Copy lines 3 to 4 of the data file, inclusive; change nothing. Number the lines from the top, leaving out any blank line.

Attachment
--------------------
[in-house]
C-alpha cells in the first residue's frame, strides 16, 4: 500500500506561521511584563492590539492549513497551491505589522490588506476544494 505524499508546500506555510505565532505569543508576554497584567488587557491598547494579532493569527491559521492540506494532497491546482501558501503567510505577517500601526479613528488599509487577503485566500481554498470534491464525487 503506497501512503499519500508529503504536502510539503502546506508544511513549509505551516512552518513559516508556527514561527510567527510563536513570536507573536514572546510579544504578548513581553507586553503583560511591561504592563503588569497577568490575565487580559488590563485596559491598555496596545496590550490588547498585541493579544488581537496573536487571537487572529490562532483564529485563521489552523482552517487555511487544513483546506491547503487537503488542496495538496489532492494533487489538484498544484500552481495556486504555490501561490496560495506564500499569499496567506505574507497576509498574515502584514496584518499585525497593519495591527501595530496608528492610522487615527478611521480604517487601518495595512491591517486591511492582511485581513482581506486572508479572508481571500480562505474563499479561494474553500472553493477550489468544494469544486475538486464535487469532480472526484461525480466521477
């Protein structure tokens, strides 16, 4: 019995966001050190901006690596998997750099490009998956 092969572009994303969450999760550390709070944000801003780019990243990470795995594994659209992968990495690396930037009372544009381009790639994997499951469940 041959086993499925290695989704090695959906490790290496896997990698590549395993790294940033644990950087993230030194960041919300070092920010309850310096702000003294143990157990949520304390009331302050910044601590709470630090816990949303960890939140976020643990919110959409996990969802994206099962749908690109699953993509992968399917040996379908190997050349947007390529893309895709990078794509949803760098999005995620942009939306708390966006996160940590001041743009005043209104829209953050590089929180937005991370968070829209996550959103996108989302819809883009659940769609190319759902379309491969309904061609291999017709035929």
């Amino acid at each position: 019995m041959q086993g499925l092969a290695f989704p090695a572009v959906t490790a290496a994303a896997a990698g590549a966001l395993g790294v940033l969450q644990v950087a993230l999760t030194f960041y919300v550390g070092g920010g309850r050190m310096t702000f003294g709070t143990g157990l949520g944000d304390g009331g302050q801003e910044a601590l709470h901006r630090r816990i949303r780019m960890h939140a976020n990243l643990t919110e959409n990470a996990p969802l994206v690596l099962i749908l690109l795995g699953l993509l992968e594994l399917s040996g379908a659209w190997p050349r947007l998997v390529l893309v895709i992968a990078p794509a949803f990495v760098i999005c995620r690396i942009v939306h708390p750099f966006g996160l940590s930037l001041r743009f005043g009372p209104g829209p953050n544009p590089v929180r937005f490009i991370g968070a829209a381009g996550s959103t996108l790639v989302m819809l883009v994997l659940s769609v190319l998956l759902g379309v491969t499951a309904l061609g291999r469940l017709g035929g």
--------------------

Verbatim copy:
């Protein structure tokens, strides 16, 4: 019995966001050190901006690596998997750099490009998956 092969572009994303969450999760550390709070944000801003780019990243990470795995594994659209992968990495690396930037009372544009381009790639994997499951469940 041959086993499925290695989704090695959906490790290496896997990698590549395993790294940033644990950087993230030194960041919300070092920010309850310096702000003294143990157990949520304390009331302050910044601590709470630090816990949303960890939140976020643990919110959409996990969802994206099962749908690109699953993509992968399917040996379908190997050349947007390529893309895709990078794509949803760098999005995620942009939306708390966006996160940590001041743009005043209104829209953050590089929180937005991370968070829209996550959103996108989302819809883009659940769609190319759902379309491969309904061609291999017709035929």
């Amino acid at each position: 019995m041959q086993g499925l092969a290695f989704p090695a572009v959906t490790a290496a994303a896997a990698g590549a966001l395993g790294v940033l969450q644990v950087a993230l999760t030194f960041y919300v550390g070092g920010g309850r050190m310096t702000f003294g709070t143990g157990l949520g944000d304390g009331g302050q801003e910044a601590l709470h901006r630090r816990i949303r780019m960890h939140a976020n990243l643990t919110e959409n990470a996990p969802l994206v690596l099962i749908l690109l795995g699953l993509l992968e594994l399917s040996g379908a659209w190997p050349r947007l998997v390529l893309v895709i992968a990078p794509a949803f990495v760098i999005c995620r690396i942009v939306h708390p750099f966006g996160l940590s930037l001041r743009f005043g009372p209104g829209p953050n544009p590089v929180r937005f490009i991370g968070a829209a381009g996550s959103t996108l790639v989302m819809l883009v994997l659940s769609v190319l998956l759902g379309v491969t499951a309904l061609g291999r469940l017709g035929g």